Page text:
As the old saying goes, “Waste Not, Want not.”

Although the prospect of saving your own seeds can seem a bit daunting at first, it’s really quite easy. I love that with just a little effort, and a bit of time, you can easily save enough seeds to grow a few whole rows of pepper plants next year. The act of saving seeds for planting next year is an easy, sustainable way to continue growing your own food year after year. Saving your own seeds not only reduces waste, but also saves money! The more seeds you save now, the less you have to buy next year! If you try this, let me know what you think in the comments below!

How to Save Pepper Seeds for Planting Next Year

These easy, step by step instructions will help you save your own pepper seeds for planting next year!

Equipment

  • Sharp Knife
  • Cutting Board
  • Paper Towels
  • Food Dehydrator
  • Paper Seed Envelopes

Instructions

  • Prepare your workspace: you'll need a clean, sharp knife, a cutting board, and paper towels. It's a good idea to place your paper towels directly on your dehydrating rack prior to collecting the pepper seeds.
  • Wash and dry the pepper you'll be using as your seed source.
  • Carefully slice off one side of the pepper, taking care not to unnecessarily disturb the area directly underneath the central stem. I typically cut off each side of the pepper one at a time to minimize disturbing the seeds.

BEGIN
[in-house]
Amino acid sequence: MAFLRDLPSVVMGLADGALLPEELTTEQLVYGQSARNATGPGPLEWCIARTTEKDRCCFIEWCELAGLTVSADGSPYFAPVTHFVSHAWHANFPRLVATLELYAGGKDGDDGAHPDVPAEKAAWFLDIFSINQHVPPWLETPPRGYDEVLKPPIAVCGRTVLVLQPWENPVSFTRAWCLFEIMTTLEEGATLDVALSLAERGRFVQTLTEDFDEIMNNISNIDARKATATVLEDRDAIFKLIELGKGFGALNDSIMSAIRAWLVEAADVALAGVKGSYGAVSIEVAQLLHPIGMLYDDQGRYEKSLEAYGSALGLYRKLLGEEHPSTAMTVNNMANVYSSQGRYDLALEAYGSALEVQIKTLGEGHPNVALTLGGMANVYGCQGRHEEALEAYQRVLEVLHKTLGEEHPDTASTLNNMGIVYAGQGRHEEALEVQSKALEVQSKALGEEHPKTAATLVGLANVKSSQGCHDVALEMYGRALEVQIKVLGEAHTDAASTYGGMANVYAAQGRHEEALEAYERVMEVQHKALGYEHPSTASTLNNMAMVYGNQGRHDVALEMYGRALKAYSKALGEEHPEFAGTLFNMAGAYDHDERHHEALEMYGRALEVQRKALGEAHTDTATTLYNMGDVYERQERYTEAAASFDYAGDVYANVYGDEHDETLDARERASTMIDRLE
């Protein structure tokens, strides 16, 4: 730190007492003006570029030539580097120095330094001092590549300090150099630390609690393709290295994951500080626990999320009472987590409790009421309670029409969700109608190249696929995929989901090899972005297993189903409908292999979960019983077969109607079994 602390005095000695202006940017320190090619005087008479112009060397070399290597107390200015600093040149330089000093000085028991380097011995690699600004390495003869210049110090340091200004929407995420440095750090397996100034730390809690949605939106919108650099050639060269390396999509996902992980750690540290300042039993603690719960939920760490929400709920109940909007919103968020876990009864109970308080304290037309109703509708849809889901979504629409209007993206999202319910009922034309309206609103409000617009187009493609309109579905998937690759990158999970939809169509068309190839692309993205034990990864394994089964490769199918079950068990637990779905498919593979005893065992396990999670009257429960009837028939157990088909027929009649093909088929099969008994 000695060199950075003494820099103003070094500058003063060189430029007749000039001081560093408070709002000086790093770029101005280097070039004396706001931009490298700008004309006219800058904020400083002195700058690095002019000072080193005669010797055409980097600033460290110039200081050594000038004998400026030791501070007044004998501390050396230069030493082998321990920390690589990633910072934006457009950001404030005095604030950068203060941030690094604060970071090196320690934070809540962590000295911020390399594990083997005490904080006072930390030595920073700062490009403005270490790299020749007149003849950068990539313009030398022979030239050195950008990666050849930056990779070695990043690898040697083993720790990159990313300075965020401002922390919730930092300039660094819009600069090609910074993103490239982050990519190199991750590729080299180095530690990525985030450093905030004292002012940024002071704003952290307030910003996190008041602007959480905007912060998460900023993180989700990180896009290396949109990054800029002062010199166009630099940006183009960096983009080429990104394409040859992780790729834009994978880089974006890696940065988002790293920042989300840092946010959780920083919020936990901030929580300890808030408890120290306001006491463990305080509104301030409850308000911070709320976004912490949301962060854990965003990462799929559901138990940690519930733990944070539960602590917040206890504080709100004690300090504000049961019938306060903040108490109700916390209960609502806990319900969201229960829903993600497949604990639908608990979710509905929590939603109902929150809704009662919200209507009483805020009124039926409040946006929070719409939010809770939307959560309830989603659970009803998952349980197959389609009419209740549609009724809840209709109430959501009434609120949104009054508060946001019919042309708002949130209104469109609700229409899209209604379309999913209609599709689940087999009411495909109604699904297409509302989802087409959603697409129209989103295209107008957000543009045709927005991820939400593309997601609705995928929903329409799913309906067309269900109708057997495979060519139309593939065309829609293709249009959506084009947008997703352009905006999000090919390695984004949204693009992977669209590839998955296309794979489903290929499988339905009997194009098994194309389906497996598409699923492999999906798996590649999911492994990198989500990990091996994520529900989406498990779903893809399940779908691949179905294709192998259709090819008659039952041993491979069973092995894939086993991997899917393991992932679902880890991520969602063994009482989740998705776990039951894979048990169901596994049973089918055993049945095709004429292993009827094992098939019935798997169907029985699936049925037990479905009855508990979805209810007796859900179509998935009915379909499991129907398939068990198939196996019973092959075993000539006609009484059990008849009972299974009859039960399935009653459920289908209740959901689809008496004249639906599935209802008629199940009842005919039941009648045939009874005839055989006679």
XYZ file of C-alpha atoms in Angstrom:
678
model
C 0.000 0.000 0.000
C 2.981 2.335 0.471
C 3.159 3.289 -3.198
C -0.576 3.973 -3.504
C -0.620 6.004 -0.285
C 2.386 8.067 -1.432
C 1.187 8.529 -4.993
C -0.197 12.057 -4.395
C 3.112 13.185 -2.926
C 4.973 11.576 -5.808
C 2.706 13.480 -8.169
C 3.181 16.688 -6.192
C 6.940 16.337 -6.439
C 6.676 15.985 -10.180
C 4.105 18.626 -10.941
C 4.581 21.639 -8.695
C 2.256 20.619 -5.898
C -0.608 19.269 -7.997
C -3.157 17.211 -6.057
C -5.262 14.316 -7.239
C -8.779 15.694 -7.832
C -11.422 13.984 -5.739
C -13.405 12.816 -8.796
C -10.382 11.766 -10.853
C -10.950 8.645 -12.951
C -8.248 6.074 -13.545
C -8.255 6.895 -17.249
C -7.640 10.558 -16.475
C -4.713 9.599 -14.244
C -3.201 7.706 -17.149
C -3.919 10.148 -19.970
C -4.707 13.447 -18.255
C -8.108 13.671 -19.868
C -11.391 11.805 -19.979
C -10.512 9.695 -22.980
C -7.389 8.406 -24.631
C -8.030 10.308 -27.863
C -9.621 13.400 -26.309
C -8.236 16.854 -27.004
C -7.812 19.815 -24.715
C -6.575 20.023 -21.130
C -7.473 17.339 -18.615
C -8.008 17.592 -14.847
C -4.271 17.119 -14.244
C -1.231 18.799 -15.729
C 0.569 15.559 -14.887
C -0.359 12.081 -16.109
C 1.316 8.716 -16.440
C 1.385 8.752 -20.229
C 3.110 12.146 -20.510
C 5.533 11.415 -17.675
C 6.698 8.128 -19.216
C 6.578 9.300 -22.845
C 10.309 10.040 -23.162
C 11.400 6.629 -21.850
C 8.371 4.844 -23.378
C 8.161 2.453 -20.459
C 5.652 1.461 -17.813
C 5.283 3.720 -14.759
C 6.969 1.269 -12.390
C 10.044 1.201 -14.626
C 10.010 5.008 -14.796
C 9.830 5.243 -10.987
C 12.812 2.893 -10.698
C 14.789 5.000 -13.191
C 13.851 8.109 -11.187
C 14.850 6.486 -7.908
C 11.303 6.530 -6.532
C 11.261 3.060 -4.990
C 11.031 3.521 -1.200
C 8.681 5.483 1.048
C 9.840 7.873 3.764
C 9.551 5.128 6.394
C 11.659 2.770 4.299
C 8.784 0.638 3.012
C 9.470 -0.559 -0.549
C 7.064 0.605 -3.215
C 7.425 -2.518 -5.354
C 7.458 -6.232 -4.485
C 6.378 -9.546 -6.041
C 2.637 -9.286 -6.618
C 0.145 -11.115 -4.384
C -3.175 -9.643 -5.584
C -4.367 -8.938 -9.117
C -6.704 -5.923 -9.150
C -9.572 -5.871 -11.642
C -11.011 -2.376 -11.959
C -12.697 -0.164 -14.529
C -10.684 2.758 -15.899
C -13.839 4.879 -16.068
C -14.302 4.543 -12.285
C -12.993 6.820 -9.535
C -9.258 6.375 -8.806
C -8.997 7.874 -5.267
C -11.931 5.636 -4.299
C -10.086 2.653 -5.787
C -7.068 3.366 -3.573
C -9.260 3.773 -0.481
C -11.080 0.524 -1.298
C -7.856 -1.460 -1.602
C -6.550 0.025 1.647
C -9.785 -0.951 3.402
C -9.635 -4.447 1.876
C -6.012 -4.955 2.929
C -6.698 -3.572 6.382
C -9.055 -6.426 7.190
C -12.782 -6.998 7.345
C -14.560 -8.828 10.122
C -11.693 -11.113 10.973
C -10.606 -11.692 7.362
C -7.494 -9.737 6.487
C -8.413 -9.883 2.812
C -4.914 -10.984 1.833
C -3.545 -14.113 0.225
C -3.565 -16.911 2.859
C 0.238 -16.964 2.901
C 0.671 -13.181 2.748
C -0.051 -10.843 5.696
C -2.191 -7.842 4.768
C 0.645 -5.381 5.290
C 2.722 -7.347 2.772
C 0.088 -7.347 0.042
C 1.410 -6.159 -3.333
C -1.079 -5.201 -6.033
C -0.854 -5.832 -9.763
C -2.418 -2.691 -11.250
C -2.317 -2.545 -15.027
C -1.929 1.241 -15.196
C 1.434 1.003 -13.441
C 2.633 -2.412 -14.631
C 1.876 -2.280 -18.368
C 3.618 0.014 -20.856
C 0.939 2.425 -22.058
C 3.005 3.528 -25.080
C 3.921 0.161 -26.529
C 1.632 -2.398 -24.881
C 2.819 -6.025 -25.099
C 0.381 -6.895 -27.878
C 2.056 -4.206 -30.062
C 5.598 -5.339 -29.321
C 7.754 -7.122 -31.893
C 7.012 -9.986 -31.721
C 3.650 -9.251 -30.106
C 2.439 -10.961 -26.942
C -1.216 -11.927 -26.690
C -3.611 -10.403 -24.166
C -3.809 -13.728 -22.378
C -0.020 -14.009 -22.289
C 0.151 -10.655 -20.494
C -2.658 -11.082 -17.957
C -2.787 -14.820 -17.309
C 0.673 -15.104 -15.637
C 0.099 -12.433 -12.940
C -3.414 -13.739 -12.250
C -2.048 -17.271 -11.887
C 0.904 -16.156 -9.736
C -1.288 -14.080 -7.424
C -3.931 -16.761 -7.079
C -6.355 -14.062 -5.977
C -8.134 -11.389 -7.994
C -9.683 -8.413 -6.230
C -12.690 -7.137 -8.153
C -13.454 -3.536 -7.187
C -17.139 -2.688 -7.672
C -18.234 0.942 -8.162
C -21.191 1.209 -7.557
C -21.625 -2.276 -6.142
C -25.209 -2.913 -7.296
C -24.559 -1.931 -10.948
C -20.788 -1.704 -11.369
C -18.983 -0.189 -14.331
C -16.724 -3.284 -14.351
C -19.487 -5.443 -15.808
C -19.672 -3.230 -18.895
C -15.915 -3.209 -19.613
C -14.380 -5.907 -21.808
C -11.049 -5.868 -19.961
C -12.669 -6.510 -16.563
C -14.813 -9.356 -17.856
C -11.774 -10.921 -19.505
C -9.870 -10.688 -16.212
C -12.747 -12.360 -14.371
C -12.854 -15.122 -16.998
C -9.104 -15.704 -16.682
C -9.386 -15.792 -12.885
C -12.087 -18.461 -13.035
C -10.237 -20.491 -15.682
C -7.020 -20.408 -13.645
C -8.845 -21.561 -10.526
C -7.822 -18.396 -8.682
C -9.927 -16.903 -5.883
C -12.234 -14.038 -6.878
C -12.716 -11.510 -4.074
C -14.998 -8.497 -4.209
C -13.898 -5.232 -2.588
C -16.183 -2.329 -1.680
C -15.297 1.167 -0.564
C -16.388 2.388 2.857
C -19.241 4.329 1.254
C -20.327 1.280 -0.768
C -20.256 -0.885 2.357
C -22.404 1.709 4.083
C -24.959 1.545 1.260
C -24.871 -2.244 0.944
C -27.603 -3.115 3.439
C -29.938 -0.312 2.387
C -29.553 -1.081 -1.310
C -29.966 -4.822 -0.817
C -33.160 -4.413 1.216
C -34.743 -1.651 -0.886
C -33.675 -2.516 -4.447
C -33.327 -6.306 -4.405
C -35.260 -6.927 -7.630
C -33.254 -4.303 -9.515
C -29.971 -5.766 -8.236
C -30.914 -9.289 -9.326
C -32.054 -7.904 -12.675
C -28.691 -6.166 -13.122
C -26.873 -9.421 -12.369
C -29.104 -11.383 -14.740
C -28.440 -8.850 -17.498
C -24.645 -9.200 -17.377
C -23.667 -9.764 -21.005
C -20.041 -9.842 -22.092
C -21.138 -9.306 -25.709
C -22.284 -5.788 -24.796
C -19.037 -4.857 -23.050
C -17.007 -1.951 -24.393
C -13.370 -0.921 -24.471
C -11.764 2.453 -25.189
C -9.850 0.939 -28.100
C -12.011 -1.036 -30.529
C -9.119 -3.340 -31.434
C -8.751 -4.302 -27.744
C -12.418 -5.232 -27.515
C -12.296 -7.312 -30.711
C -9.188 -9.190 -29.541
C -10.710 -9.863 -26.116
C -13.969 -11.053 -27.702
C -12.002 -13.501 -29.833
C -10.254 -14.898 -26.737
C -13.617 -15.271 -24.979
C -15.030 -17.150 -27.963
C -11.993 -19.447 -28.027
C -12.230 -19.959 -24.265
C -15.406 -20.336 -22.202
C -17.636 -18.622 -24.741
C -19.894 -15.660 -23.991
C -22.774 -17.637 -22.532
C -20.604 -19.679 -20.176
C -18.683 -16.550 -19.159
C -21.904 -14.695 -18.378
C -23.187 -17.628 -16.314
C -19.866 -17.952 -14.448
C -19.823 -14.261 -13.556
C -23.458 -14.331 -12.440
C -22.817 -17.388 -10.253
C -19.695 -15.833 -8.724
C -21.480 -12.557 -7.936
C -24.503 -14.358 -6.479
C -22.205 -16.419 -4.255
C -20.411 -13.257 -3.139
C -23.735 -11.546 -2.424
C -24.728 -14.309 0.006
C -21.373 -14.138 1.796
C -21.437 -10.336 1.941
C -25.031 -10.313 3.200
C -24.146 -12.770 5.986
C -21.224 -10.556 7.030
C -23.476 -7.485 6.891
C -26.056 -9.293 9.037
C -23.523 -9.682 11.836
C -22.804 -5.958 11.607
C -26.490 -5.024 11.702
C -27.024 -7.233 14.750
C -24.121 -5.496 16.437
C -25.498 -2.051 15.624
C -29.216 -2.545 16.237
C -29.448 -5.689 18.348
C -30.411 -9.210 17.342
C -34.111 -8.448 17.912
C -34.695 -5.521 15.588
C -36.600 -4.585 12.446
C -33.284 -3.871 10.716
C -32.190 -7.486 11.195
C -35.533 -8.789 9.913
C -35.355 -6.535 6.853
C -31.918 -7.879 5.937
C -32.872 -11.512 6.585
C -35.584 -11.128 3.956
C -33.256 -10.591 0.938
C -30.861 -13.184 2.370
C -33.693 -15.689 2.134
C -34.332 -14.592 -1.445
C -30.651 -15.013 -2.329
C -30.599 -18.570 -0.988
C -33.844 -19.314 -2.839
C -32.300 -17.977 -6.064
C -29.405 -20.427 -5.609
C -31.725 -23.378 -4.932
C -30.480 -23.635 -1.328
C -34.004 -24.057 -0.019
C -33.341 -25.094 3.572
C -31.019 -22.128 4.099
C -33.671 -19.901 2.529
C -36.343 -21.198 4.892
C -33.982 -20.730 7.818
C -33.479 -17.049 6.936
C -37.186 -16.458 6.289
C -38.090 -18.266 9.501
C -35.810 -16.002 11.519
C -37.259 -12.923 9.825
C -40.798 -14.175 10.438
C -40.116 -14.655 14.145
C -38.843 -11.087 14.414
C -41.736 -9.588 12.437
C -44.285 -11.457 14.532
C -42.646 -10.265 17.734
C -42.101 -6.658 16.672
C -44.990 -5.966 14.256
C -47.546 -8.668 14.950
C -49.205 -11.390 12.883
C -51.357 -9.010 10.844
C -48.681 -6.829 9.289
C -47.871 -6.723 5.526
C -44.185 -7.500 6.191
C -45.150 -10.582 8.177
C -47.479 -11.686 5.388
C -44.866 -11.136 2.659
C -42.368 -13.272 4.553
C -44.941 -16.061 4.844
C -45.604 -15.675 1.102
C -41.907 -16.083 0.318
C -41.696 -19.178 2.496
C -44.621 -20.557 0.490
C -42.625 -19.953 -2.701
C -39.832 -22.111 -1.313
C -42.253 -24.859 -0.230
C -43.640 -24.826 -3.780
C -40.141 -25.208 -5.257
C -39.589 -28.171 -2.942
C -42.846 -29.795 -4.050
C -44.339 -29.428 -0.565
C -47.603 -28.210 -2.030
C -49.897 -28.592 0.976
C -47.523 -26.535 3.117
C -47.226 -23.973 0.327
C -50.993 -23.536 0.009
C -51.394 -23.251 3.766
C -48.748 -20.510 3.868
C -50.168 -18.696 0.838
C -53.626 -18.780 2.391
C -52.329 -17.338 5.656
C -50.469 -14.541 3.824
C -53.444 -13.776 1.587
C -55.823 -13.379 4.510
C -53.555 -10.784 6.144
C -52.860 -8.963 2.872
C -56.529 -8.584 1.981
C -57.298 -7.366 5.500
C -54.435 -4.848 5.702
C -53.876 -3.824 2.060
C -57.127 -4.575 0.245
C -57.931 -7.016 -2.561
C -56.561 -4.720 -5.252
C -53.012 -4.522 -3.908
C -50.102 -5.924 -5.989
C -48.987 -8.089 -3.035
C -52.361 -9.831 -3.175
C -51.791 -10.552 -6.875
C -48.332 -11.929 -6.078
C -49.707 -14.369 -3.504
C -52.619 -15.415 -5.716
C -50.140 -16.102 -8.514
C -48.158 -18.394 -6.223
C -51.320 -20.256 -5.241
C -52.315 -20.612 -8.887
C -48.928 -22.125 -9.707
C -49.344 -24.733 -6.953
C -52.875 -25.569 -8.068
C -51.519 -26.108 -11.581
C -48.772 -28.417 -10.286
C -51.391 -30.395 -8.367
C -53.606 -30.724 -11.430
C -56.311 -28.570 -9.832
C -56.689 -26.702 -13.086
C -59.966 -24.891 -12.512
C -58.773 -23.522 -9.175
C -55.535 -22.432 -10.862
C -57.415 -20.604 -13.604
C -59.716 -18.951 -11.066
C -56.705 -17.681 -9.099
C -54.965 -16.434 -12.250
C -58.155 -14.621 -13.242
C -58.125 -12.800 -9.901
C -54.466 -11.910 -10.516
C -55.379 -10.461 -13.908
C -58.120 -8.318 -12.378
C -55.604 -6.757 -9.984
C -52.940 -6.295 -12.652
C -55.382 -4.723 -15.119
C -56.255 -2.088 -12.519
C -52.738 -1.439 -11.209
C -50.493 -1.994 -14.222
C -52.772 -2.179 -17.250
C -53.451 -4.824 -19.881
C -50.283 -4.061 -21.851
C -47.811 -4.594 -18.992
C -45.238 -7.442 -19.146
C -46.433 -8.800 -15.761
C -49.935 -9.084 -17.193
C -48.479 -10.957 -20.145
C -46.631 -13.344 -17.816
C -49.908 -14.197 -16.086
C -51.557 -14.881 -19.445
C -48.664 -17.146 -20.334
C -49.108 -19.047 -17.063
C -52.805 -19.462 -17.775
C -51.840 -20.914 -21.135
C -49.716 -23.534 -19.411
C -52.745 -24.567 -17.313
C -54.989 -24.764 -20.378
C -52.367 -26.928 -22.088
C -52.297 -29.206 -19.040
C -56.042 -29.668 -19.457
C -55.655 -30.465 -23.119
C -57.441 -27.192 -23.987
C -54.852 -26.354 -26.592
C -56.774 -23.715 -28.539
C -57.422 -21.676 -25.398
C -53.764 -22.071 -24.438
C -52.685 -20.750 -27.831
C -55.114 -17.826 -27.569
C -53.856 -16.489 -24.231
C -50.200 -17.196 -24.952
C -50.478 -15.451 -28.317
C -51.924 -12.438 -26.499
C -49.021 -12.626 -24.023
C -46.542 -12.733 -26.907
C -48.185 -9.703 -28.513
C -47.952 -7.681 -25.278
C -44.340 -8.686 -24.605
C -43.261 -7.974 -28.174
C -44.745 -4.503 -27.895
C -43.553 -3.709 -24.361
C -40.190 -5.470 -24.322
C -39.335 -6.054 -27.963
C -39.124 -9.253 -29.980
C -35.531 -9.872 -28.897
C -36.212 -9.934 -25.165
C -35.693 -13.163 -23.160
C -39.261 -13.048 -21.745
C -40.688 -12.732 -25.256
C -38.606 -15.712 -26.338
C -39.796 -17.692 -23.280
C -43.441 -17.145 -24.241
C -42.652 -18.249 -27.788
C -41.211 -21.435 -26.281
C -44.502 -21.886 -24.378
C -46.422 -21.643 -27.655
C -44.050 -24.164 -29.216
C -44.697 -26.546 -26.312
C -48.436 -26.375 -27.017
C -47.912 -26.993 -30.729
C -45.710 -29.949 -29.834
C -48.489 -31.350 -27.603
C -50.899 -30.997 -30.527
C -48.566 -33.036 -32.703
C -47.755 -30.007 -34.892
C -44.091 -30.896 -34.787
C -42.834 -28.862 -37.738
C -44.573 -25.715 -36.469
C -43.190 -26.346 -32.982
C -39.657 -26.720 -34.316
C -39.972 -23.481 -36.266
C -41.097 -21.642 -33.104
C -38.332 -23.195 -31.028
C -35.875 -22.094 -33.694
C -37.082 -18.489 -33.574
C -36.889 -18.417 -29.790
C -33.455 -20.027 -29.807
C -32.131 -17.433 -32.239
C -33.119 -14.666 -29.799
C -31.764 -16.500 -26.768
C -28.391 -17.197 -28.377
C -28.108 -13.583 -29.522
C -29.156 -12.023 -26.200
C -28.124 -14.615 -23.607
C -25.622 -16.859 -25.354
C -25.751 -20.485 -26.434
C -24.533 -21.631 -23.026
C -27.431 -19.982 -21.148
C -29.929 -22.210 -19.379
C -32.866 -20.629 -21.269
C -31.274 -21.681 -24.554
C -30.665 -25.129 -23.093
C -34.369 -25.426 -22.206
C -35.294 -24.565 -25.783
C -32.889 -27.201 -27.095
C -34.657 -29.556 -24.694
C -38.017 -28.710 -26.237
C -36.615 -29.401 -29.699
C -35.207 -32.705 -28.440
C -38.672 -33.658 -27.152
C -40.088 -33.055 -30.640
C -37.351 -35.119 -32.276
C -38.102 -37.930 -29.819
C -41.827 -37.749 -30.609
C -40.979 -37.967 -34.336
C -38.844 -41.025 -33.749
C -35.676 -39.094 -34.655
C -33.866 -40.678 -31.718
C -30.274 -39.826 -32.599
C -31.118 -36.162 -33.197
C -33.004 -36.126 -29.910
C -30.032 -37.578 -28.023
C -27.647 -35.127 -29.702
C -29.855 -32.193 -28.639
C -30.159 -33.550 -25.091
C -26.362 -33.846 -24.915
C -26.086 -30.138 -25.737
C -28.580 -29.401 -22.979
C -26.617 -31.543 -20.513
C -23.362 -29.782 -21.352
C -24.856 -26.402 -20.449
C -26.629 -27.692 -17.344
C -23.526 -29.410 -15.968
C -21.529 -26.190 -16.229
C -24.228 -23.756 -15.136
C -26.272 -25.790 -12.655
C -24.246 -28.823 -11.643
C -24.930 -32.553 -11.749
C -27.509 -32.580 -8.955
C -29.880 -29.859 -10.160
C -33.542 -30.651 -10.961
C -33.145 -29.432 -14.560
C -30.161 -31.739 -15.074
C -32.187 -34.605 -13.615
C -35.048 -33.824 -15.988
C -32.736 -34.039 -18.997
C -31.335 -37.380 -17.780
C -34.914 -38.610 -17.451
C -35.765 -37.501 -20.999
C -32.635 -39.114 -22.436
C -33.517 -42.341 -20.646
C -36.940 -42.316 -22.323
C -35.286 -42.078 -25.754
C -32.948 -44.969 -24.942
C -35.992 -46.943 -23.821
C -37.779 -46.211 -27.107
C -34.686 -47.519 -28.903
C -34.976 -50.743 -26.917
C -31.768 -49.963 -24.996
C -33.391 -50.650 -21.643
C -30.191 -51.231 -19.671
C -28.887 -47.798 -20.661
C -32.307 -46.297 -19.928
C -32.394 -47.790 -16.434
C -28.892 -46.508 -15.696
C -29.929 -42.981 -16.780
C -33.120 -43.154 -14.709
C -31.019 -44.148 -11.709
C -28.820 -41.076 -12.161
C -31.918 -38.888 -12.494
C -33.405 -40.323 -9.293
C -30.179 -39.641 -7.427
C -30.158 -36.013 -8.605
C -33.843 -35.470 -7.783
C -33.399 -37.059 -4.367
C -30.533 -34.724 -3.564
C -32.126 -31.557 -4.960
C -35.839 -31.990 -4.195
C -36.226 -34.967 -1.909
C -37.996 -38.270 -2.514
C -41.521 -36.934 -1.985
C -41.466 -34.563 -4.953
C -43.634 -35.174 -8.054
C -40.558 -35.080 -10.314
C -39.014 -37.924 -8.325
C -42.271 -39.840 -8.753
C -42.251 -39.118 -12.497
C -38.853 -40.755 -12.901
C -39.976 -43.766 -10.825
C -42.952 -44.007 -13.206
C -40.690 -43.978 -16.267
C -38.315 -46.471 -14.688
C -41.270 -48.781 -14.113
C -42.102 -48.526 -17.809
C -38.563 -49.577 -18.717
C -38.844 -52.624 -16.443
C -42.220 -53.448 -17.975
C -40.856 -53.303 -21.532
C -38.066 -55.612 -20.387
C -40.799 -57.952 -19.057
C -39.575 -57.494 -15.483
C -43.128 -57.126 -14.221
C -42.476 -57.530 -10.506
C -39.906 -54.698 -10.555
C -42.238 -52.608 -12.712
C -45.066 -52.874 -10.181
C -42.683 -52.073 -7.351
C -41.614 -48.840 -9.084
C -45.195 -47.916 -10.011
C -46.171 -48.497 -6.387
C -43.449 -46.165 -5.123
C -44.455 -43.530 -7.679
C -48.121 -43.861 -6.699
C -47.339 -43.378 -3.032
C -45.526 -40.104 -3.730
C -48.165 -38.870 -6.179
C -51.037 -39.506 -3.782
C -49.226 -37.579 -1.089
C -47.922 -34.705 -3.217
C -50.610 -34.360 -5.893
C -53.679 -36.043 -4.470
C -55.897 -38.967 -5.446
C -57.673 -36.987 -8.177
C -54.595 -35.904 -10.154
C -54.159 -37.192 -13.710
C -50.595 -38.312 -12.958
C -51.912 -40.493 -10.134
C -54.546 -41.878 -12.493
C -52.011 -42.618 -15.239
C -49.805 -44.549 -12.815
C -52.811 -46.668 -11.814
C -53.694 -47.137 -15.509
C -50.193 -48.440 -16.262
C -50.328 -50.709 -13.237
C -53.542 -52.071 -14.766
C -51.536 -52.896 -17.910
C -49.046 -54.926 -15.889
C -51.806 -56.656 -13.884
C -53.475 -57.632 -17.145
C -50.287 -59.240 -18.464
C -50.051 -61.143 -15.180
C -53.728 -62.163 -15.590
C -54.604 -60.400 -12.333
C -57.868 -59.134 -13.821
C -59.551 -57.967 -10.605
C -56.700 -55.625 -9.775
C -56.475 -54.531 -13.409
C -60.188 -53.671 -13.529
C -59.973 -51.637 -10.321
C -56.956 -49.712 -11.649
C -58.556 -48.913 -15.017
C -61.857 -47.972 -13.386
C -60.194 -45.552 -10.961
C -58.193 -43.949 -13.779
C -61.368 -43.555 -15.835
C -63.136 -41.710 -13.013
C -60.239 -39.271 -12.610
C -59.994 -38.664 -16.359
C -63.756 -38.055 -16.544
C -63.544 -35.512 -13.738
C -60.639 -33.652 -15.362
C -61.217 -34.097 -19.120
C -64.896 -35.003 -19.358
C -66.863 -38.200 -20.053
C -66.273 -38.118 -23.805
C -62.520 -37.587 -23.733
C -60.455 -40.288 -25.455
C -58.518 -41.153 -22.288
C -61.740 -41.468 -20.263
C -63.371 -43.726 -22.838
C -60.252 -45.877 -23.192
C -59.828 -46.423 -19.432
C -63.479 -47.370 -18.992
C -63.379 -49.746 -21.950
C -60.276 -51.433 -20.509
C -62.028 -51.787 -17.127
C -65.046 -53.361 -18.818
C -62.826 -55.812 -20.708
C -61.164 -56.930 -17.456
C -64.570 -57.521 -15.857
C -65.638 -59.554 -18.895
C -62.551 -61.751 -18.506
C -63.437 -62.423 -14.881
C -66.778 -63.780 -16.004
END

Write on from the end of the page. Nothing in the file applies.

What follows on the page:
• Once the central stem has been removed from the pepper, use your thumb to gently brush the pepper seeds onto a paper towel.
  • Carefully spread the pepper seeds into a single layer on the paper towel. Inspect the seeds as you go and remove any that appear to be damaged or unhealthy.
  • Place your seeds in a warm, dry location. If possible, I recommend using a food dehydrator to dry your pepper seeds. If using a dehydrator, I recommend processing for 12-24h at about 115*F. Processing times may vary.
  • Once your seeds have been thoroughly dehydrated, carefully transfer to a paper seed envelope or small, airtight container for storage.
  • Date and label your seeds and store in a dark, dry place until ready to use.

WANT MORE?

SIGN UP TO RECEIVE THE LATEST RECIPES, LIFESTYLE TIPS & TRICKS, PLUS SOME EXCLUSIVE GOODIES!

We don’t spam! Read our privacy policy for more info.

Similar Posts

Leave a Reply

Your email address will not be published. Required fields are marked *

Recipe Rating